I should like to believe, as Gandhi taught, strength does not come from physical capacity, the chatter of machine guns or the explosive power of bombs, rockets and missiles.
Strength comes from an indomitable will. A heart of gold and a will of steel.
After a quarter of a century of T-TPLF rule, the people of Ethiopia are showing their indomitable will: “T-TPLF! Enough is enough! We can’t take it anymore! We’re going to fight back! We ain’t afraid you! Go to hell, hell, hell!”
When change came to Tunisia in December 201o, it came like a thief in the night.
The Tunisian spark ignited the Middle East and North Africa. All hell broke loose and the wrath of the people was visited upon the dictators.
Is that thief in the night aboard the Ethiopia Justice Train?
I don’t know because I don’t know the answer to the following questions:
How long can the T-TPLF go on lording over 100 million people as though it owns and operates a land of slaves?
How long can the T-TPLF maintain Ethiopia as a slave plantation where they are the masters and everyone else serfs?
How long can the T-TPLF go on displacing farmers from their land and plunging them into abject poverty?
How long can the T-TPLF evict homeowners from their homes, drive out business owners from their businesses and desecrate churches and mosques to line its bottomless pockets?
How long can the T-TPLF go on selling vast acreages of ancestral lands of the Ethiopian people to the Chinese, to the Indians, to the Saudis, to the Turks and others for literally pennies?
How long can the T-TPLF go on massacring young people exercising their constitutional right of peaceful protest?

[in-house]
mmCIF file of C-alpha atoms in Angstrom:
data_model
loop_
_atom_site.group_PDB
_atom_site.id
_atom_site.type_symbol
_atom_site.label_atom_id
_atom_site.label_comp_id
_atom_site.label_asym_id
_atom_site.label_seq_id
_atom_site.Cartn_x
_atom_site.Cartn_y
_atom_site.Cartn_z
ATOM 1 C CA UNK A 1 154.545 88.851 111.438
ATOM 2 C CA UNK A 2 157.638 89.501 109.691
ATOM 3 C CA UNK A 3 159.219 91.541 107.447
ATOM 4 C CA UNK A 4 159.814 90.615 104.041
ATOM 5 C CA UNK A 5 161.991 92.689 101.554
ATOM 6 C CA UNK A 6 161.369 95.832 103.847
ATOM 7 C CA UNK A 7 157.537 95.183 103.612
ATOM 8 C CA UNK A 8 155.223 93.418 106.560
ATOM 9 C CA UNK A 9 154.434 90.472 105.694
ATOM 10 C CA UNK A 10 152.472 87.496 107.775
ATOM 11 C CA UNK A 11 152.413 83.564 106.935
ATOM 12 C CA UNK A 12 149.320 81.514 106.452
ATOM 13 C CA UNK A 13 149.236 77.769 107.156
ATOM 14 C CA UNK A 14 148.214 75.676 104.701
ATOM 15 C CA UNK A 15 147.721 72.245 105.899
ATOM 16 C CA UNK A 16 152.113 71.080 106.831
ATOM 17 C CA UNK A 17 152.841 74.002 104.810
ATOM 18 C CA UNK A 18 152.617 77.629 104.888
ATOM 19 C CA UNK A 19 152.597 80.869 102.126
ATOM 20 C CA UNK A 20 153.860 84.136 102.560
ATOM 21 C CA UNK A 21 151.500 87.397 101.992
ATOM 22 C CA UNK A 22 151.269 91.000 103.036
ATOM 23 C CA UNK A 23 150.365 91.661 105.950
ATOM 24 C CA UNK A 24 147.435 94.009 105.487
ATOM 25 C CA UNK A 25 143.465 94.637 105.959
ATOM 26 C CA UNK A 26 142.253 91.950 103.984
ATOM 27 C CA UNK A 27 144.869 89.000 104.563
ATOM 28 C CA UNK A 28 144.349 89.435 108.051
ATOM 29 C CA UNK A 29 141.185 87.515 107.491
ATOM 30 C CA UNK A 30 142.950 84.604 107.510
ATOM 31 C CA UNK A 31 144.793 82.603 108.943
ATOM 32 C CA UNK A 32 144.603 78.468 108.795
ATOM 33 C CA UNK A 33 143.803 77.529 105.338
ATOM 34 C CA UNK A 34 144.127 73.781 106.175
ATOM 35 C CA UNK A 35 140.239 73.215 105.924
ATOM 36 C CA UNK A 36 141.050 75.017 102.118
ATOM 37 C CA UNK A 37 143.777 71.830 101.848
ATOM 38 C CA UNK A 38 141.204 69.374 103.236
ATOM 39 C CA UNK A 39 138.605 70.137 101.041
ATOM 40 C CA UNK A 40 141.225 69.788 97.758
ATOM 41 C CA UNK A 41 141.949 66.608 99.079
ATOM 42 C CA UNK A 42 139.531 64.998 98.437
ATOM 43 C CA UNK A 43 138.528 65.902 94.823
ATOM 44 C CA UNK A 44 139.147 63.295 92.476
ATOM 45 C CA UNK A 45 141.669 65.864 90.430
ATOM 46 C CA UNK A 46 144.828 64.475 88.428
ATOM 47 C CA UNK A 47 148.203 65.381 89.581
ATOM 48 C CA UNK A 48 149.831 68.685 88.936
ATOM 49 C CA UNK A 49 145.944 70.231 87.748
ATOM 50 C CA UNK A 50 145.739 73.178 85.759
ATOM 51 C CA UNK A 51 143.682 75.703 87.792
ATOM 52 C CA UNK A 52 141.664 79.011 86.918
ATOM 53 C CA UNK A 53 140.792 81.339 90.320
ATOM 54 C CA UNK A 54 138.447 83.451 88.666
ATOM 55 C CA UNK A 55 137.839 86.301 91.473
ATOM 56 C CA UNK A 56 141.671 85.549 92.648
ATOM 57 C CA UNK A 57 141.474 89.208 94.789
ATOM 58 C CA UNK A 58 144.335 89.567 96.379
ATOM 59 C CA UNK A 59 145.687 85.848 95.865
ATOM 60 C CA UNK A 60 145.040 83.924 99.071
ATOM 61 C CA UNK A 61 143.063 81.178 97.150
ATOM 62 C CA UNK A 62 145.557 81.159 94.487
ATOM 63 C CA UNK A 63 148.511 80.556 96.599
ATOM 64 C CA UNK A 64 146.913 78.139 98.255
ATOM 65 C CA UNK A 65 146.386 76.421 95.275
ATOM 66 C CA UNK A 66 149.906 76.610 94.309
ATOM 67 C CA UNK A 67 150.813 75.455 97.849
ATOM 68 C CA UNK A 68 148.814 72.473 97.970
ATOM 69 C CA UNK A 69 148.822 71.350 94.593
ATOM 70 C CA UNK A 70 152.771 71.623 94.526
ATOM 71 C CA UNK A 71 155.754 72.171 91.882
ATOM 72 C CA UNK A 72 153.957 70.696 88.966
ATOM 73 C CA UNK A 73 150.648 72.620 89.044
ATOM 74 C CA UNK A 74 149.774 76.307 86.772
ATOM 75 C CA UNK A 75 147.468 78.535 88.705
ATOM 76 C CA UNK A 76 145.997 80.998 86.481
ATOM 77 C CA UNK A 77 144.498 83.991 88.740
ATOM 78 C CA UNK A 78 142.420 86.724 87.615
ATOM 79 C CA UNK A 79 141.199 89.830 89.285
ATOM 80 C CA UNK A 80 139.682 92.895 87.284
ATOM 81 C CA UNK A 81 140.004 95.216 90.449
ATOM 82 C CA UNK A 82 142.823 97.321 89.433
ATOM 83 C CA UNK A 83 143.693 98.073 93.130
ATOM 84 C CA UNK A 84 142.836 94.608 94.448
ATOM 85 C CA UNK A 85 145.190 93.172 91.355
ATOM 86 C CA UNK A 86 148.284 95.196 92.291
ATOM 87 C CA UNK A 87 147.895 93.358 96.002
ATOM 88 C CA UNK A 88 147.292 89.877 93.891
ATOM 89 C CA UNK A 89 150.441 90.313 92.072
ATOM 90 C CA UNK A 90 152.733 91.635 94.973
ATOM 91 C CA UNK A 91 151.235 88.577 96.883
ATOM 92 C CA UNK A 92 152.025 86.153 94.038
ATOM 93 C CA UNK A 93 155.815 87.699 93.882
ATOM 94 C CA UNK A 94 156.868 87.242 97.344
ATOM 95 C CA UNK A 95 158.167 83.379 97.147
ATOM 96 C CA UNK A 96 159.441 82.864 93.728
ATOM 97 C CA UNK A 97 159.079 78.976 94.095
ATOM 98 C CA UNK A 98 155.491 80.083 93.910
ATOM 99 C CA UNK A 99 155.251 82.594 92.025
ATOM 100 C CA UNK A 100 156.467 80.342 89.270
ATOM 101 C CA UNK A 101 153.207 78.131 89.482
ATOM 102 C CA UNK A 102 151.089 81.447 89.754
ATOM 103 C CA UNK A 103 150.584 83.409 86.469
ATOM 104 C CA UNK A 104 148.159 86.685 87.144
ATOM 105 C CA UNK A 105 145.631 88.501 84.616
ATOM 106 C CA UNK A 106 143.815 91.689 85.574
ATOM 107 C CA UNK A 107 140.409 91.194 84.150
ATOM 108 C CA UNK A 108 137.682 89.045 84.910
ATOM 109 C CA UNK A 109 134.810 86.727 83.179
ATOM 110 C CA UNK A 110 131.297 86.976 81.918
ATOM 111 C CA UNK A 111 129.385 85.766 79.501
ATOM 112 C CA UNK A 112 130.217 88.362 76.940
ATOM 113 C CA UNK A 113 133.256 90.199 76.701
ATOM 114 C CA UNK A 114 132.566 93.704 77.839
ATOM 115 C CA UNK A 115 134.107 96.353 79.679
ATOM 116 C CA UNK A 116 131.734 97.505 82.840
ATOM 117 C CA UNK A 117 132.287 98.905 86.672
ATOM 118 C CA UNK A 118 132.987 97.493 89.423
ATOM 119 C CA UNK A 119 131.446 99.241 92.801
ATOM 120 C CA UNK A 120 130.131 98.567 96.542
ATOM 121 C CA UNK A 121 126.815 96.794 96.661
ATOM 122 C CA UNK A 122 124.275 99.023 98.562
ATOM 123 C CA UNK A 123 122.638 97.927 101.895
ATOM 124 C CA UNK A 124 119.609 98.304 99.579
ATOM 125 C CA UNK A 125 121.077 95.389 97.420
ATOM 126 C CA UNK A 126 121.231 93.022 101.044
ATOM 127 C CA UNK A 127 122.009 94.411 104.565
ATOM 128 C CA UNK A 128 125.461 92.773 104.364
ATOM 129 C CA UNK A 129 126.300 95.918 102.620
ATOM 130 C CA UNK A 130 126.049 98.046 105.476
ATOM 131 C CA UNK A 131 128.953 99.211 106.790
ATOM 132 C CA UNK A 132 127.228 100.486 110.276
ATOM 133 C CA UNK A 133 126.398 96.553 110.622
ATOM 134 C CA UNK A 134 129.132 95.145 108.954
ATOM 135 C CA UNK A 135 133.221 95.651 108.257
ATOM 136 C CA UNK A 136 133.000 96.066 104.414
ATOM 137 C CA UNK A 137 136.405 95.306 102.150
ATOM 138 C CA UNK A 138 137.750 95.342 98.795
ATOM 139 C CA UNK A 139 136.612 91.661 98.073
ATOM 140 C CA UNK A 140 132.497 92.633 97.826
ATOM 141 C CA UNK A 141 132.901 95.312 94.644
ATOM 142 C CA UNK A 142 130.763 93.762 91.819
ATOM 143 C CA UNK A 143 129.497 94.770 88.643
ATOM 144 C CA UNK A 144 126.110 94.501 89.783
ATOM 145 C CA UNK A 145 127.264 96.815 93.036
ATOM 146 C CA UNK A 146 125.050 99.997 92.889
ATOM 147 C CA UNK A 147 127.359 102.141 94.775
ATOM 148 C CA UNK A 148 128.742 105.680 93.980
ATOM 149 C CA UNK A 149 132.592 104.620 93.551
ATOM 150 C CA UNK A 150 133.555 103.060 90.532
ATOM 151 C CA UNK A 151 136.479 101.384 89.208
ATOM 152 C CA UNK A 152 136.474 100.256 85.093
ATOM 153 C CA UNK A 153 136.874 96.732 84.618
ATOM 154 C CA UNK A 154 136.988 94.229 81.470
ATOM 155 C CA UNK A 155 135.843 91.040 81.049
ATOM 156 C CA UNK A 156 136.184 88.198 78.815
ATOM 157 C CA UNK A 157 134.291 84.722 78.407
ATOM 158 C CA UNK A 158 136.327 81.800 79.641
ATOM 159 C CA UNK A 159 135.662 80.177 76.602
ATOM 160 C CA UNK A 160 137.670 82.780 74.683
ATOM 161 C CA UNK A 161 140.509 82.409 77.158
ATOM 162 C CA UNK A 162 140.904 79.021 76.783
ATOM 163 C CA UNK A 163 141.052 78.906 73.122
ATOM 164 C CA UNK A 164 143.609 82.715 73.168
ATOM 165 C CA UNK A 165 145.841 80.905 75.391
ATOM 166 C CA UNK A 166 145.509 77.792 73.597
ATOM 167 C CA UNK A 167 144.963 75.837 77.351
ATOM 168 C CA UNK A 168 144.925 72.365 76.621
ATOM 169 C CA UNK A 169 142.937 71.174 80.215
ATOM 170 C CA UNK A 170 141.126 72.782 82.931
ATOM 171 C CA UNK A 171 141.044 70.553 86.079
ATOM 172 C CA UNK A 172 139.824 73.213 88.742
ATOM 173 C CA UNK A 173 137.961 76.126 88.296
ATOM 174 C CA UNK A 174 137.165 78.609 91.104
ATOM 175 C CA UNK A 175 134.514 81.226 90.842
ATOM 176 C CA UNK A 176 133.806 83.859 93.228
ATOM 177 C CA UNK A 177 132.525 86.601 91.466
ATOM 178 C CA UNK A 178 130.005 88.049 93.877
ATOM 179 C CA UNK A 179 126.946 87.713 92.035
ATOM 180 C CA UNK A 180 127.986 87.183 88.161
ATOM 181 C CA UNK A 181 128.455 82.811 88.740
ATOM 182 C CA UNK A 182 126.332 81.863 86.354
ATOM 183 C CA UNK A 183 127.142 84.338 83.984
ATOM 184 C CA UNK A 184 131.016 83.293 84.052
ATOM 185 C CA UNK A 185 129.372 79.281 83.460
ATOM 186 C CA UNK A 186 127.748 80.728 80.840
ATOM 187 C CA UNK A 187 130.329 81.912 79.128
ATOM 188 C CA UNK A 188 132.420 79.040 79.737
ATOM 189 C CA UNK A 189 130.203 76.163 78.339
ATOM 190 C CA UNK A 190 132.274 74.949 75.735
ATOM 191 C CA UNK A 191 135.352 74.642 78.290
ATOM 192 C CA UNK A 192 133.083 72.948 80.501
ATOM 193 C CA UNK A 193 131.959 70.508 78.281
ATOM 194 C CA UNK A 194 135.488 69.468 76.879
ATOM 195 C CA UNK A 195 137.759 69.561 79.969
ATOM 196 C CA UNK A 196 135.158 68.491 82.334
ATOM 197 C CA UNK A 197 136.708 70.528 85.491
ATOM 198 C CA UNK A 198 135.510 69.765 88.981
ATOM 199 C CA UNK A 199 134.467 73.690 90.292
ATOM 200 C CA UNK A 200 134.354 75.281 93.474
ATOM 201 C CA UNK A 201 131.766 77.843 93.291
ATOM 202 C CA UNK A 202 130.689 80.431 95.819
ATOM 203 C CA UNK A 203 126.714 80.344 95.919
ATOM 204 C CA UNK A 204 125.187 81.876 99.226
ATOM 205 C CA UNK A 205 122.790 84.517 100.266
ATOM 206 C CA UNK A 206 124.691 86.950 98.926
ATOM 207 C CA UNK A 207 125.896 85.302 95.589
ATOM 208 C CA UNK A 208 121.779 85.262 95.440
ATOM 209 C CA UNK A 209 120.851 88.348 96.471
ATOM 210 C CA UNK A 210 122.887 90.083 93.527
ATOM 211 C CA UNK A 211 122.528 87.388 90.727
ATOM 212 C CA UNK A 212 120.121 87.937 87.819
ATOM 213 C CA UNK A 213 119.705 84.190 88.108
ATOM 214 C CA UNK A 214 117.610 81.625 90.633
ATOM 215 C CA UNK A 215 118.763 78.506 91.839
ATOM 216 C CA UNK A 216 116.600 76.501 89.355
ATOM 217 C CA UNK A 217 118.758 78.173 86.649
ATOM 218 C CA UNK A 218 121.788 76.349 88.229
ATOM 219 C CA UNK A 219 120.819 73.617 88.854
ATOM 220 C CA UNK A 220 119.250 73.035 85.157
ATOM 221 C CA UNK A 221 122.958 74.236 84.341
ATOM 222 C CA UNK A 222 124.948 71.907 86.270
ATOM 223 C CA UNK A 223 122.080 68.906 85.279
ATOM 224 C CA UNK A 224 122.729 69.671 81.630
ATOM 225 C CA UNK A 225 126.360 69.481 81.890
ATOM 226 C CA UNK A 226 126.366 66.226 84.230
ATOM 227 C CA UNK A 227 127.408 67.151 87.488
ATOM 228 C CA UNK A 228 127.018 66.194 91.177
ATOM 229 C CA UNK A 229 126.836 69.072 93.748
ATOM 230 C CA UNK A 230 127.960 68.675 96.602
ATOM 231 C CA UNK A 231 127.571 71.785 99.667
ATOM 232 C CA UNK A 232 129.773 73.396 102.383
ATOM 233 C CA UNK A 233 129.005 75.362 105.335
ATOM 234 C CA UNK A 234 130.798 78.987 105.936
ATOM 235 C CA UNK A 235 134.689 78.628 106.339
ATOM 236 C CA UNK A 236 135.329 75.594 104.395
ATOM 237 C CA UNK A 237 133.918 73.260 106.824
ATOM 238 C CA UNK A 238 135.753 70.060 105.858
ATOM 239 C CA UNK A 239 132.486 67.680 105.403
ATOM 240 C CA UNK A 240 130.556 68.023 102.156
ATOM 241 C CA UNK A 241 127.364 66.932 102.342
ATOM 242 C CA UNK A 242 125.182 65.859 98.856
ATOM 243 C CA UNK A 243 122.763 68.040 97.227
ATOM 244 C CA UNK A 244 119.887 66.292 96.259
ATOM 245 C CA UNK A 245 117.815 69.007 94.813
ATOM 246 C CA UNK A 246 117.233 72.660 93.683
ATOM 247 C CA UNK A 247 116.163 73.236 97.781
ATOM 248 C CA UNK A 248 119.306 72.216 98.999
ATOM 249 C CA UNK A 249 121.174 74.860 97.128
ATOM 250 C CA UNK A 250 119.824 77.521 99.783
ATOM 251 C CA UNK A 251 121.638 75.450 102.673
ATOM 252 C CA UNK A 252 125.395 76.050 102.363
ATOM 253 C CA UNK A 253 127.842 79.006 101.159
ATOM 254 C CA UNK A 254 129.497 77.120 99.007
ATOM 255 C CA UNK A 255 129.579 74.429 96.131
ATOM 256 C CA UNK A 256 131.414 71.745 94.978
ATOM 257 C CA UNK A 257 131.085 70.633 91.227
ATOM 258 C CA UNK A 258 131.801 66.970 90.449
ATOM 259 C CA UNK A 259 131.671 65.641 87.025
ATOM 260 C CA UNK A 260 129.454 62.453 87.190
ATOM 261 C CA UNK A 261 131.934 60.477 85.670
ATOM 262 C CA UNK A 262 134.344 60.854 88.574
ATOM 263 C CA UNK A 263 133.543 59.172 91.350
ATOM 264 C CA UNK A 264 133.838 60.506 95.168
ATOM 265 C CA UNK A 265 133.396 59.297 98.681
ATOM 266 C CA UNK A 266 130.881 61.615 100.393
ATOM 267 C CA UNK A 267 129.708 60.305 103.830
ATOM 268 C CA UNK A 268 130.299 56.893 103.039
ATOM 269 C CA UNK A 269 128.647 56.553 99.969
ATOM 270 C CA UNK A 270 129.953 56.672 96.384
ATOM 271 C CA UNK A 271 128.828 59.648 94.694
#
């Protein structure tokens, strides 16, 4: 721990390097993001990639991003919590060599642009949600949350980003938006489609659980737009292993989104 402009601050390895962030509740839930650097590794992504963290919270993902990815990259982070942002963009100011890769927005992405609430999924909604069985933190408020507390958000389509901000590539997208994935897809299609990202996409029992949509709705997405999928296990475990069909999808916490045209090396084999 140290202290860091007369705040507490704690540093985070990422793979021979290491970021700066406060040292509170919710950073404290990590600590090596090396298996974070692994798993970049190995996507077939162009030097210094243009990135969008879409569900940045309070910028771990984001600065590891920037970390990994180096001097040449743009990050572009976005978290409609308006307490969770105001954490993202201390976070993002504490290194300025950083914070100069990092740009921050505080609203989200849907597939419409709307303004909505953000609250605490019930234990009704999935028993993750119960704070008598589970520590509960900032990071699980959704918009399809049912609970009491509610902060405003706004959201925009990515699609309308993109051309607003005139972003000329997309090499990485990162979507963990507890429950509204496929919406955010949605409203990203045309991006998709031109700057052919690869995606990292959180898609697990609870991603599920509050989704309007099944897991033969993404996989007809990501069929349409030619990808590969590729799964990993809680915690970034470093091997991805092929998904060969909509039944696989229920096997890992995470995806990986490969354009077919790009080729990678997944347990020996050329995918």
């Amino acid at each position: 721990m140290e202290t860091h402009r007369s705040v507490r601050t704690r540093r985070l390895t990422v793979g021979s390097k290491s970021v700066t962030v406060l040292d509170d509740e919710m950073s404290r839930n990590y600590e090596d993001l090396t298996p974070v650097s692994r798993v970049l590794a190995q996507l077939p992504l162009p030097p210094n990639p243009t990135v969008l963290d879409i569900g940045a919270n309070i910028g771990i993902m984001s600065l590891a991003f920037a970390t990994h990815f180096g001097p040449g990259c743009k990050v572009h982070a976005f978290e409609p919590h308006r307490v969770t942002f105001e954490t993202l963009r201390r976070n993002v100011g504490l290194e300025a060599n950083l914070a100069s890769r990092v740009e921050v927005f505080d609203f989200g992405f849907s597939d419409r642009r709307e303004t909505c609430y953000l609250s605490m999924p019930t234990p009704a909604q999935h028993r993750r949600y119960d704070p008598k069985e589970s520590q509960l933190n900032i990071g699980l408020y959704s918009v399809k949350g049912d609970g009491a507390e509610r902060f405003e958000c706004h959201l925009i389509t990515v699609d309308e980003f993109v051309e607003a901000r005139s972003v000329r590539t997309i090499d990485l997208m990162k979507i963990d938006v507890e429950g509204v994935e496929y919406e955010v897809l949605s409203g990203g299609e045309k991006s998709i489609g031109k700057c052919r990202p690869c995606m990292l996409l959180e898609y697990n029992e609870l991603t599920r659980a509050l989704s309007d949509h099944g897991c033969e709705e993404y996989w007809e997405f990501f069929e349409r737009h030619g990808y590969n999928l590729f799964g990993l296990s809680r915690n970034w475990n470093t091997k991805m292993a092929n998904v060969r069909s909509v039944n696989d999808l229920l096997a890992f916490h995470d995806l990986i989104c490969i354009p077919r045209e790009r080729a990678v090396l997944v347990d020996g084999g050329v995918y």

How long can the T-TPLF go on silencing the voices of 100 million Ethiopians?
How long can the T-TPLF keep its boots on the necks of 100 million Ethiopians?
I say, not long!
Not long! Not long!
August is the cruelest month for the T-TPLF.
Meles Zenawi, the demi-god thugmaster whose hand rocked the T-TPLF cradle for decades, died allegedly in August 2012. The exact date of Zenawi’s death remains a T-TPLF state secret.
Four years later in August 2016, I ask the question, “When will the T-TPLF cradle fall once and for all?”
“When” is that that gnawing and needling question that keeps up patriotic Ethiopians thinking about the nightmare that could follow the long night’s journey out of T-TPLF rule. (“Rock-a-bye baby, on the treetop, When the wind blows, the cradle will rock, When the bough breaks, the cradle will fall, And down will come baby, cradle and all.”)
There is a hurricane force storm of popular discontent, anger and rage consuming the T-TPLF today.
The people of Ethiopia are rising up everywhere. Ethiopia’s Cheetah’s (young people) are on the prowl. You can hear them growl everywhere.
When will the bough at the treetop of T-TPLF criminality and corruption break in the face of this hurricane of anger and resentment?
I cannot say, but I can say the bough has snapped! For sure! The only question is when (not if) T-TPLF cradle of criminality, corruption and crimes against humanity will come down crashing.
So it is:
Humpty Dumpty T-TPLF sat on a wall.
Humpty Dumpty T-TPLF had a great fall;
All the king’s horses and the king’s men
Cannot put Humpty Dumpty T-TPLF together again.
Neither Debretsion Gebremichael, Samora Yunis, Senbat Nega, Tedros Adhanom, Seyoum Mesfin, Arkebe Oqubay, Abay Tsehaye, Abadi Zemo, Tsegay Berhe, Azeb Mesfin, Haftom Abraha, Redwan Hussien, Hailemariam Desalegn (?) nor anyone else in T-TPLF thugdom can put Humpty Dumpty T-TPLF together again.
The T-TPLF is heading toward political calamity
Ethiopia has failed utterly to become a functional nation under the T-TPLF.
In Ethiopia today, there is not one group that is content with the present T-TPLF-controlled “ethnic federalism” scam.
For more than a quarter century, the T-TPLF has used the creed of “ethnic federalism” and divisive ethnic politics to cement itself into power. The T-TPLF has masterfully employed a strategy of fear, loathing and hatred to set one group of Ethiopians against another to cling to power. The T-TPLF for a quarter of a century has been playing a shell game of phony political parties, calling itself “EPRDF”.